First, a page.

BOSTON (TheStreet) -- With oil prices at $100 a barrel and demand growing, it's hard to go wrong by investing in the three largest U.S. integrated oil companies -- Exxon Mobil (XOM) - Get ReportChevron (CVX) - Get Report and ConocoPhillips (COP) - Get Report.
These companies will report second-quarter earnings this week, and the 26% increase in crude prices during that period will likely give them a lift. But their share prices aren't likely to experience big swings, one investment house suggests, which is a caution sign for new investors.
"If oil goes higher, the market worries about demand destruction, leading to underperformance," said
in a July 11 research report. "If oil goes lower the group suffers. If it stays the same, fair value."
Shares of companies in the integrated oil and gas industry are up 11% this year, but are down 3% over the past three months, according to Morningstar. They've gained 33% over the past 12 months.
The environmental, regulatory and international supply challenges caused by the political turmoil in the Middle East has created volatility for the industry. The International Energy Agency shocked oil markets in June by releasing 60 million barrels of oil to bring down prices and help replace supplies lost from war-torn Libya.
But that was a short-term salve for the market, given the strong demand and reduced resources from other Middle Eastern markets. Oil has recently crept back up to $100, which is a boon for the Big Three's earnings. Major oil companies will likely grow when these issues are resolved, most analysts suggest.
"With their solid dividend yields and huge businesses diversified internationally, we look for equities of U.S.-based super-majors to rise alongside our forecasts for improved global economic growth and crude oil prices," said Standard & Poor's analysts, in a recent market update.
Exxon, Chevron and ConocoPhillips are expected to report solid second-quarter earnings. Let's take a closer look.
ConocoPhillips, with a market value is $106 billion, is scheduled to report Wednesday that it earned $3.1 billion, or $2.21 per share, for the second quarter. Although that's down from $2.77 per share last year on one-time items, those results are likely to be overshadowed by the company's recently announced plan to separate its refining and marketing business from its exploration and production operations, creating two publicly traded corporations.
ConocoPhillips also plans to sell of between $5 billion and $10 billion of underperforming assets to shore up its balance sheet and improve returns.
ConocoPhillips shares are up 13% this year, outperforming the 8% gain of the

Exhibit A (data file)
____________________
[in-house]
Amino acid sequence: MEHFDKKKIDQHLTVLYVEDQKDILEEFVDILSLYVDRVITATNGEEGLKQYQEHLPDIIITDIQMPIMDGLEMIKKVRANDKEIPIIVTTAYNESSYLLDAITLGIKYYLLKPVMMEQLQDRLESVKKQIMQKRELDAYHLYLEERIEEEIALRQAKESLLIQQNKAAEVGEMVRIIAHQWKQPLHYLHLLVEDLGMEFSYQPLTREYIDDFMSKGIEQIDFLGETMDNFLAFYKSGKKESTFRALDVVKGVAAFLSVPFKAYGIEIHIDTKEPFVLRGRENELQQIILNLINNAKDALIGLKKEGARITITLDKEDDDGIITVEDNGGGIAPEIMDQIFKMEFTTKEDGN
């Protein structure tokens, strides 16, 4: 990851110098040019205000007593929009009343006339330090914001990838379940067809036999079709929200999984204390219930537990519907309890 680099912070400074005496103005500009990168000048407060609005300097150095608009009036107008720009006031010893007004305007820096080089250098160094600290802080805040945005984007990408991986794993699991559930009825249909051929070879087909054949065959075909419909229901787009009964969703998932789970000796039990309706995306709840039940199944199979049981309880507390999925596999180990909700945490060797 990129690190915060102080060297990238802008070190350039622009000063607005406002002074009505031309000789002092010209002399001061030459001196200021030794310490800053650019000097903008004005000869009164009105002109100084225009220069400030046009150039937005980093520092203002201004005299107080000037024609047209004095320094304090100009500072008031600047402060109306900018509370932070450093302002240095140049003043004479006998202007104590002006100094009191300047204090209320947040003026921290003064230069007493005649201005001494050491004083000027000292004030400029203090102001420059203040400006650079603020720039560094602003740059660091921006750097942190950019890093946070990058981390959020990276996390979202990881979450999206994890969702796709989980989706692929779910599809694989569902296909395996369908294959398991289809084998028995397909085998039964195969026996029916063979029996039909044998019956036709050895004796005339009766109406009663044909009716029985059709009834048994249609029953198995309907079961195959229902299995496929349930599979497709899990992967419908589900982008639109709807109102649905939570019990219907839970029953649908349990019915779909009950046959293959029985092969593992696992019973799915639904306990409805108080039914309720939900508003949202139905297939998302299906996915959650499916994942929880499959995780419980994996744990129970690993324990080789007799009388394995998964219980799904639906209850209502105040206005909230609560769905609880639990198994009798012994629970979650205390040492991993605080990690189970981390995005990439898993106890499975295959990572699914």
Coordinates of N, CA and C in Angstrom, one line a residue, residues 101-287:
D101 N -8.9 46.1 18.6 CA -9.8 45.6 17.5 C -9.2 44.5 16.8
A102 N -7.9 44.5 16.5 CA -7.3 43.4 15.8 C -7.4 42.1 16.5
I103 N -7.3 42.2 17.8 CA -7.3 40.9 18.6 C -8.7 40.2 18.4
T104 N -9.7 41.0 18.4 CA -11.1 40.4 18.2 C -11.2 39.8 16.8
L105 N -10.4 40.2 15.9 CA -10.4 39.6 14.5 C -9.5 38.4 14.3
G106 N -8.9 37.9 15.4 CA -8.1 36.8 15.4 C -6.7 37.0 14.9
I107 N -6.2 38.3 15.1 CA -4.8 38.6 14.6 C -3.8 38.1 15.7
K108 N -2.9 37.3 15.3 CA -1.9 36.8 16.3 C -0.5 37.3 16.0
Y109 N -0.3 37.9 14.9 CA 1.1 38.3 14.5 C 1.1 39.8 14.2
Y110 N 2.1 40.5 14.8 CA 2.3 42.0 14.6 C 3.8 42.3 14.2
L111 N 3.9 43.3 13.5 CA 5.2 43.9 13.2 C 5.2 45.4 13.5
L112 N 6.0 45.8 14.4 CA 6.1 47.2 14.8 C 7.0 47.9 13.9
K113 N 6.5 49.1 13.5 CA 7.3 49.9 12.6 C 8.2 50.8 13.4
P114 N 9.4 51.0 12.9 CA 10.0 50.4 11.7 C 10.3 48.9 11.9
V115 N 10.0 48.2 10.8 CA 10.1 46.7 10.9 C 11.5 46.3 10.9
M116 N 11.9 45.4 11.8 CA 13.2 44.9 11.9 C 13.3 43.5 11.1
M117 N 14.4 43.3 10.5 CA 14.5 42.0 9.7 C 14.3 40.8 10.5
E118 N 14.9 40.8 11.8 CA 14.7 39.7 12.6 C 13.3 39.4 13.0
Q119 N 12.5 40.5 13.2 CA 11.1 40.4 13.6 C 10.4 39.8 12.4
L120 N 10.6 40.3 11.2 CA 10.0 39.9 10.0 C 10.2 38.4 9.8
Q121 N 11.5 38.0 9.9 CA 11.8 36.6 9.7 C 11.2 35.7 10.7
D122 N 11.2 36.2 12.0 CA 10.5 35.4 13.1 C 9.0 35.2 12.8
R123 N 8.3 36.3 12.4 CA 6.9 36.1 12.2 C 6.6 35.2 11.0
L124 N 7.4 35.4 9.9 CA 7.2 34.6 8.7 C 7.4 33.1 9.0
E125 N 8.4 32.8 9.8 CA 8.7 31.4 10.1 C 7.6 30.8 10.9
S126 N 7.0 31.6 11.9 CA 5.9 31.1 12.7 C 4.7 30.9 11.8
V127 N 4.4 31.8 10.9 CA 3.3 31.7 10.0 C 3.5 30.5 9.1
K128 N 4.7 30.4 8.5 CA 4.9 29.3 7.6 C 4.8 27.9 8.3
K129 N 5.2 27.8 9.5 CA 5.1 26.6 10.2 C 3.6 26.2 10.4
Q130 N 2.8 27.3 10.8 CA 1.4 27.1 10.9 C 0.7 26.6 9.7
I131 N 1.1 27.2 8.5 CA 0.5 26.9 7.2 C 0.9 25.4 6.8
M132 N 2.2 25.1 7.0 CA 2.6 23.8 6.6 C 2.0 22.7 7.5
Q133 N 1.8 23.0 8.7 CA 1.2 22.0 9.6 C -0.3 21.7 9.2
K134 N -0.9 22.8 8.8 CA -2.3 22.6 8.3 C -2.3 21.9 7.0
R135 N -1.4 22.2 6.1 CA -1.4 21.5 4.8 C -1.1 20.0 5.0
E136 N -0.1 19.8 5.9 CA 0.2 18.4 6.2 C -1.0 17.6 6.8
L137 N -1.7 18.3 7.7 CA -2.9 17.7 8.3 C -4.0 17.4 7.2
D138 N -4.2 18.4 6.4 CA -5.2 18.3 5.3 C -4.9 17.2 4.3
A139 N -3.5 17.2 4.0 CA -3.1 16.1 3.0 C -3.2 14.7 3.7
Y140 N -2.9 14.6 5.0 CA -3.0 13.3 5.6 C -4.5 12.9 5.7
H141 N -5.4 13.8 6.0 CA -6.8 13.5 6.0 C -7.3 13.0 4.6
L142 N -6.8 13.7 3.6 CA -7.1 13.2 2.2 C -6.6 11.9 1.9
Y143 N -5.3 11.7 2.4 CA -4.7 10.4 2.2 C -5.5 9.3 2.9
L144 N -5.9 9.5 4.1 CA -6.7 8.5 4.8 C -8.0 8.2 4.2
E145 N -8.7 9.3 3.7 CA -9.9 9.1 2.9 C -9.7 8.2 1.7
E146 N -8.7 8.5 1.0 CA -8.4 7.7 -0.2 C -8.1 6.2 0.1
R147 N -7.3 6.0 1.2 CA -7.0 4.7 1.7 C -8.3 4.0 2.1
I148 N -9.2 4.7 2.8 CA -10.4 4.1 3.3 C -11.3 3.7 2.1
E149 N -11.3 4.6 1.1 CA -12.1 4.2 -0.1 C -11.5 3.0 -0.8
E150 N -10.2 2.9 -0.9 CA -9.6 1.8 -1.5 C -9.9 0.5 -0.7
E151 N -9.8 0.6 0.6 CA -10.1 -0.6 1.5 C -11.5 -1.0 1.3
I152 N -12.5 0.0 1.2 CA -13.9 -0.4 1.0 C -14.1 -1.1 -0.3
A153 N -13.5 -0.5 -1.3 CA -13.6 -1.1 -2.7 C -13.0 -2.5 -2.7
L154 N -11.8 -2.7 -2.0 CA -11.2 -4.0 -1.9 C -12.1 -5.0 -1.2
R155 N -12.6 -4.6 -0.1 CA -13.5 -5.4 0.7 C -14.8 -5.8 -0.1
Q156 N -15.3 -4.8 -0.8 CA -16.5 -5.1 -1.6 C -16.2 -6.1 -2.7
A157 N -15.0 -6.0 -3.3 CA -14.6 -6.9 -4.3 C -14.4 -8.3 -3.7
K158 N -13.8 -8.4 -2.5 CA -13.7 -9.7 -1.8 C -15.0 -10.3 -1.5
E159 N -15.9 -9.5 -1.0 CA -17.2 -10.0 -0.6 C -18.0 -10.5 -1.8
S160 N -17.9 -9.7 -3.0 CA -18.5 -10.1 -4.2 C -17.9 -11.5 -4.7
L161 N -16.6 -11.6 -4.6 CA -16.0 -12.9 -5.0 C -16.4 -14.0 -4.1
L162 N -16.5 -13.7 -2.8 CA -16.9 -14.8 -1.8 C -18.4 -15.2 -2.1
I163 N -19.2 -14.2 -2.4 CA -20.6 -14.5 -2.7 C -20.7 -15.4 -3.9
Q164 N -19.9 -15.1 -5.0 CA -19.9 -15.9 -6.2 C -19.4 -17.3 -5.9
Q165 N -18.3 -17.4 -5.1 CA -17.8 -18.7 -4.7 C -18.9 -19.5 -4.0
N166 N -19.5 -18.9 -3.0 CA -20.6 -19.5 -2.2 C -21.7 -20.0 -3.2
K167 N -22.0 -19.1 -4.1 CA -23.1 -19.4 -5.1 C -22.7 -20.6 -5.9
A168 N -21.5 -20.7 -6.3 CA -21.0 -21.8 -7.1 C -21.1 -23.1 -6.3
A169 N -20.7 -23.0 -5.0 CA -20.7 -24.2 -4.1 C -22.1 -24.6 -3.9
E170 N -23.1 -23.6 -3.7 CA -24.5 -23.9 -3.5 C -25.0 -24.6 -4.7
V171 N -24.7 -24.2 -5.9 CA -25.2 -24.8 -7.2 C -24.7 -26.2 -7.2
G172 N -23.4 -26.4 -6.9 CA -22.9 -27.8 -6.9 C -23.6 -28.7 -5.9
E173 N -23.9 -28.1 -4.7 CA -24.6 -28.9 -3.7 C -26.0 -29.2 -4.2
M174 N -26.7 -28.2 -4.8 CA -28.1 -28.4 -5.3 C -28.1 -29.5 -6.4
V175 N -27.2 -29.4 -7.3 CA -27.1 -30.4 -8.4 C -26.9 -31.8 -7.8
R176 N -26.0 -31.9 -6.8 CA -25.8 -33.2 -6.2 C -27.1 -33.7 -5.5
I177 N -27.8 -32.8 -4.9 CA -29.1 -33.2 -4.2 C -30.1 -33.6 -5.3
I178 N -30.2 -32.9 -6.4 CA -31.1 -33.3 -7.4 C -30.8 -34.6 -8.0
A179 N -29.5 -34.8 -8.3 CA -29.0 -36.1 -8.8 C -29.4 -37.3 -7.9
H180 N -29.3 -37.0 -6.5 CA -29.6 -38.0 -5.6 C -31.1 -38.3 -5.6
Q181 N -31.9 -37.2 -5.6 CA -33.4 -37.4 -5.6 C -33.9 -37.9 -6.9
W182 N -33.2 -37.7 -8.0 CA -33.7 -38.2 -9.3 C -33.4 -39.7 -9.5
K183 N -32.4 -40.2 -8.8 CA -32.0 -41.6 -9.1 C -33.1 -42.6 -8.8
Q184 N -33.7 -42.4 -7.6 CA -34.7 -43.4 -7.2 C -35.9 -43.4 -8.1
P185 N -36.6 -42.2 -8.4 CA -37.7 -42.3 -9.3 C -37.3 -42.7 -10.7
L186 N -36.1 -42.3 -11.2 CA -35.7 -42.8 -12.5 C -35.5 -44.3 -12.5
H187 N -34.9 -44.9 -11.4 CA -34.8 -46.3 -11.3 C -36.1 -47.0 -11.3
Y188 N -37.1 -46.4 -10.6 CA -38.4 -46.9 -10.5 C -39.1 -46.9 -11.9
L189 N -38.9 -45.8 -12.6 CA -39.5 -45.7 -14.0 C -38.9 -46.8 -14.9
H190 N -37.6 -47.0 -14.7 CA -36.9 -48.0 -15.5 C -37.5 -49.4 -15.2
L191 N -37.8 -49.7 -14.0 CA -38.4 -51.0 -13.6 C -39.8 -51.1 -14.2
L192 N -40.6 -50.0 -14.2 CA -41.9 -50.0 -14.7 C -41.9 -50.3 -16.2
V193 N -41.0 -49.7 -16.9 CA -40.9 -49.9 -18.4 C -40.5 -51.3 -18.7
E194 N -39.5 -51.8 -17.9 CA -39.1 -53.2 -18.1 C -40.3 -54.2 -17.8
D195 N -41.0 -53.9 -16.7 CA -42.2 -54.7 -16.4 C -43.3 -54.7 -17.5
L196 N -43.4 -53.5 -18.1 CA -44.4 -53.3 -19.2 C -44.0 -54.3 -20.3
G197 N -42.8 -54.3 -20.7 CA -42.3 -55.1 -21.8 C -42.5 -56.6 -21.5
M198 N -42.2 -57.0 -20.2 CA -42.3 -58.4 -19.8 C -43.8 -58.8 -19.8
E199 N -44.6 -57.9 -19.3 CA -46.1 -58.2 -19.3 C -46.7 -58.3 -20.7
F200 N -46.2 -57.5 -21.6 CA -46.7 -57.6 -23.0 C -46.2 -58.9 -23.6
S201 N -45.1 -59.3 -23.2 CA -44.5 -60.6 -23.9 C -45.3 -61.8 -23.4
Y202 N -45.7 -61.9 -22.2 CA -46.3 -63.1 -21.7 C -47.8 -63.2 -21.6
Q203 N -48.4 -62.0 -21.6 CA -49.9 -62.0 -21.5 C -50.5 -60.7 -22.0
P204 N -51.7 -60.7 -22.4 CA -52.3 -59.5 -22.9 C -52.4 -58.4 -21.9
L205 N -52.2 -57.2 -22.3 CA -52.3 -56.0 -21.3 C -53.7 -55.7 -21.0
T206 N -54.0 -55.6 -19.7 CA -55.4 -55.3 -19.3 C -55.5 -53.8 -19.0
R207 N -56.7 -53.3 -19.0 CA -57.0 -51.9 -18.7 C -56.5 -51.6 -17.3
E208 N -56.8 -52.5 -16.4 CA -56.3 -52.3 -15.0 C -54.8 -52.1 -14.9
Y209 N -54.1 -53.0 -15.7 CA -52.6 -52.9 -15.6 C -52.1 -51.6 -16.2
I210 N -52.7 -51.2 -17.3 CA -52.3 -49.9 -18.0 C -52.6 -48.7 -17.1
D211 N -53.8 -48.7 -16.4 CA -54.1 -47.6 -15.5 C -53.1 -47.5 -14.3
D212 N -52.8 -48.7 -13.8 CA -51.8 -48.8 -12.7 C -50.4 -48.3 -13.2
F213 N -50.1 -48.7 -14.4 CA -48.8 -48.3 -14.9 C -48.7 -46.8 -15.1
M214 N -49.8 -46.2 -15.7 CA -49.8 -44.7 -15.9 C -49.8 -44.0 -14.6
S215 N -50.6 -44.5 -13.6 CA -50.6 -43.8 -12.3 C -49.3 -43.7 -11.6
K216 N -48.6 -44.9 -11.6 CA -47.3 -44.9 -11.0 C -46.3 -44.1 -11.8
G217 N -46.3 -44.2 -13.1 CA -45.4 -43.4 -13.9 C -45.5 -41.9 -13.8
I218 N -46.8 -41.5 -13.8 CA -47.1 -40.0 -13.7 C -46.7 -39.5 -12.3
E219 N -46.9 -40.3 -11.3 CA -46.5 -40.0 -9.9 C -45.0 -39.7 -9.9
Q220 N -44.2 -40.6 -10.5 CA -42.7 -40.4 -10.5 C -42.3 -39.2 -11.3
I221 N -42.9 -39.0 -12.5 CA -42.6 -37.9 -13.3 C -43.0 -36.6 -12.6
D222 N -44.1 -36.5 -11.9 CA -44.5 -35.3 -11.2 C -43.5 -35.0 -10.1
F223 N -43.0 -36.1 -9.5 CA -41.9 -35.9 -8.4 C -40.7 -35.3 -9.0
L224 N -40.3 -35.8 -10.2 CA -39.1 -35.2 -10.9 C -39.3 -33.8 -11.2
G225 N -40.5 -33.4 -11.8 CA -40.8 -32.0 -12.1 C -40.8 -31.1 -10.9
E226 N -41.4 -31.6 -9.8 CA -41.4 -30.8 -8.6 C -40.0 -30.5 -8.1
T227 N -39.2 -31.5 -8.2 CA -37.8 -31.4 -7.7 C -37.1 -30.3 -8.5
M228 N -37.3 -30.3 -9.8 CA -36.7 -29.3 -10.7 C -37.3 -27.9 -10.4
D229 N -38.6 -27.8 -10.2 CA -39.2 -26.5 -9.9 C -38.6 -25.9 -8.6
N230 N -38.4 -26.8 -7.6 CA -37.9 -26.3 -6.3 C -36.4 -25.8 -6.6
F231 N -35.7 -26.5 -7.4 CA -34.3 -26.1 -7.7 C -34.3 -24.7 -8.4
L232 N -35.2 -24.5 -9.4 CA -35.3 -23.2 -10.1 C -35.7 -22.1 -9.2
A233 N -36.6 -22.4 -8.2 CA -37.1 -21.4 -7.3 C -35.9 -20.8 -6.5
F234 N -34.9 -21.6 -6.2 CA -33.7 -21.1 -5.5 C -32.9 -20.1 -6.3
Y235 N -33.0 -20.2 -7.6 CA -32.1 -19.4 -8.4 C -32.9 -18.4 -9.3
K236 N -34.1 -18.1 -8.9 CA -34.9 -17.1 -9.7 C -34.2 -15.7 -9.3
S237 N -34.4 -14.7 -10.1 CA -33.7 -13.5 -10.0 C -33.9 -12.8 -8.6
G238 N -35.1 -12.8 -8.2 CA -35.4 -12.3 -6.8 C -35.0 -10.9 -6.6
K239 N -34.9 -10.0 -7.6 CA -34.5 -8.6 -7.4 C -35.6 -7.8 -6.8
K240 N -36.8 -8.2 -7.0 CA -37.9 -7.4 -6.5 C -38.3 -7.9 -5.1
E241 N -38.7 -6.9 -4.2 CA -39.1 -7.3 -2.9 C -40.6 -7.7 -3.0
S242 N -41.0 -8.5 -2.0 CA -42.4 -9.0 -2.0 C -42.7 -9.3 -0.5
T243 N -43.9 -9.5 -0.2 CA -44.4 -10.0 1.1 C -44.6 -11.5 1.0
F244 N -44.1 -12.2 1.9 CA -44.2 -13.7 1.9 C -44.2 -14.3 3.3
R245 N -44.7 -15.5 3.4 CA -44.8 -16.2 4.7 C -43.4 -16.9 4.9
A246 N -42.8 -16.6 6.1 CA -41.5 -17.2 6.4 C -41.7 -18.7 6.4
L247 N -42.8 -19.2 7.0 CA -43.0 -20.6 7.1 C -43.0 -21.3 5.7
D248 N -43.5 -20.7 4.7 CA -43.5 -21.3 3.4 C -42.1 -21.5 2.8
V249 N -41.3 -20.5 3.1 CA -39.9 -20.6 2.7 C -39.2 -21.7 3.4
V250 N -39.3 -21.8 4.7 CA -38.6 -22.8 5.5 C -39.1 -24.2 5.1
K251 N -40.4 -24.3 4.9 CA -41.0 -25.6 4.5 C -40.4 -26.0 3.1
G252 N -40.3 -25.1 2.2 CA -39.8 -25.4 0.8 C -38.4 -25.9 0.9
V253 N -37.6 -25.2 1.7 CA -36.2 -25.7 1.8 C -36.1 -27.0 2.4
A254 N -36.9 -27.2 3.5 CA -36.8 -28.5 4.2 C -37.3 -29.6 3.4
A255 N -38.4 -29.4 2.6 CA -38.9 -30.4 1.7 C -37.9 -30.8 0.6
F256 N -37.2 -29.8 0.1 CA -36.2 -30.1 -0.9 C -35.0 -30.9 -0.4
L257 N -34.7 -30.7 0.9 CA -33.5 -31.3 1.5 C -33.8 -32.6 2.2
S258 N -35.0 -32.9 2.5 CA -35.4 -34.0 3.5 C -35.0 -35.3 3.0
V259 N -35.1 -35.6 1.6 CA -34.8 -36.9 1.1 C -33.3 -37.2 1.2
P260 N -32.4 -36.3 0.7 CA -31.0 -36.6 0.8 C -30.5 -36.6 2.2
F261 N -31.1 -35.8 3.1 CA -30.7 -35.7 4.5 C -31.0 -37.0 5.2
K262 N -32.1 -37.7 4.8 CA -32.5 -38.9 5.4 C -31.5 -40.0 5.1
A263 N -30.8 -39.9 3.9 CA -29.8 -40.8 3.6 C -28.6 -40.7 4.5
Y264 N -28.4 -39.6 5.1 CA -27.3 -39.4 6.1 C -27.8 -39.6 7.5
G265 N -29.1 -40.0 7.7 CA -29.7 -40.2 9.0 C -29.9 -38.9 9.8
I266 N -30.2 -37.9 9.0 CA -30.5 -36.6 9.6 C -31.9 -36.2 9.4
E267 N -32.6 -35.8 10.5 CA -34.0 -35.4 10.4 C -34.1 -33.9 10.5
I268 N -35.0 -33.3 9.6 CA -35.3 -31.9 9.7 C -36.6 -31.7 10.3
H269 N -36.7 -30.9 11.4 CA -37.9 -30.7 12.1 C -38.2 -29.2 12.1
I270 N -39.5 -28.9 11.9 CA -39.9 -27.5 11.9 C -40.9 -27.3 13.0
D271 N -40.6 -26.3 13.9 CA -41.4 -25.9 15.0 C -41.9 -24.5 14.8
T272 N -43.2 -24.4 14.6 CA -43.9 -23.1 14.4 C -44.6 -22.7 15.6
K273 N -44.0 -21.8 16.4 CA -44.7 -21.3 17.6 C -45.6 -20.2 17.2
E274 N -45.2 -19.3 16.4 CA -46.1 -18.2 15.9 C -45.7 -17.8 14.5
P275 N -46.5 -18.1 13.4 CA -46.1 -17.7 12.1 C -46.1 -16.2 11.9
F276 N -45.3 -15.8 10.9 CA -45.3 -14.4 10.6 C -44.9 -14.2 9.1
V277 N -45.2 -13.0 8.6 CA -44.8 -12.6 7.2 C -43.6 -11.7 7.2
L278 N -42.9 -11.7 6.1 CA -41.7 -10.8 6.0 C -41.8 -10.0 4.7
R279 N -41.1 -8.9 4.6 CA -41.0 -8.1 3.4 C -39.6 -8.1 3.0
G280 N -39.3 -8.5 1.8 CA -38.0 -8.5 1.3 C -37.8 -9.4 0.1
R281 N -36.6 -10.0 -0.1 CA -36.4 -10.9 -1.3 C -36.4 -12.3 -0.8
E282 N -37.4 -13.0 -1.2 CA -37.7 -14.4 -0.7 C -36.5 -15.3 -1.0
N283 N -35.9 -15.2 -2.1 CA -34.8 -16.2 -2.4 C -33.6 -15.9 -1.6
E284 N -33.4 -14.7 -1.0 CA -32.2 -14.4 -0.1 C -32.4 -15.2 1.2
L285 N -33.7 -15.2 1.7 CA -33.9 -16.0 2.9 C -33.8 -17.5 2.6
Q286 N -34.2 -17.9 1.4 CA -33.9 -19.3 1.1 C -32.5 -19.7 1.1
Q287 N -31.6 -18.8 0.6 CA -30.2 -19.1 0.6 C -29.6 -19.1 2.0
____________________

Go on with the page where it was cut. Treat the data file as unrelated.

Standard & Poor's 500 Index
. The stock has a forward price-to-earnings ratio of 8.8 and a projected dividend yield of 3.51%. S&P companies have an average forward P/E ratio of 13.7 and an average projected dividend yield of 2.1%.
Standard & Poor's rates the company four stars out of five -- a "buy" recommendation -- with a price target of $93, a 24% premium to its current price.
Irving, Texas-based Exxon, the largest U.S. company with its market value of $417 billion, is expected to report earnings of $11.2 billion, or $2.29 per share, up about 48% from its year-ago figure, on Thursday.
On June 8, the company said it had "one of the largest (oil) discoveries in the Gulf of Mexico in the last decade." Exxon Mobil shares are up 18% this year. The company has a forward price-to-earnings ratio of 9.7 and a dividend yield of 2.21%.
Standard & Poor's analysts give Exxon Mobil five stars, its highest rating, rating its shares "strong buy" with a $103 price target, a 21% premium to its current price.
Chevron, a $217 billion market value company, is expected to report earnings of $7.2 billion, or $3.50 per share, up 33% from last year's $2.70 per share, on Friday. Chevron said in its mid-quarter update that it was benefiting from wider refining margins and higher crude-oil prices.
Chevron shares up 21% this year and the company has a forward price-to-earnings ratio of 8.5 and a dividend yield of 2.86%. Standard & Poor's rates Chevron five stars, calling its stock a "strong buy" and setting a price target of $128, an 18.5% premium to its current price.
"I'm generally bullish on the sector," said Stephen Rogers, manager of $165 million
California Investment Trust Equity Income Fund
. Chevron is the largest holding in his fund at 3.6%, while Exxon Mobil is the third-largest at 2.4%.
He said the Big Three are relatively cheap, but they face political headwinds as the government tries to close tax breaks, which amount to $80 billion annually for the industry. Tougher environmental regulations after the disastrous oil leak in the Gulf of Mexico a year ago might also pose challenges. These issues will create significant uncertainty through the 2012 presidential election, he said.
Nevertheless, Rogers said the industry's fundamentals are compelling as demand from emerging markets continues to grow, and the world shifts from nuclear energy to natural gas after the nuclear disaster in Japan earlier this year. Given the companies' healthy dividends, the stocks are attractive alternatives to the bond market, and provide downside protection.
Disclosure: TheStreet's editorial policy prohibits staff editors and reporters from holding positions in any individual stocks.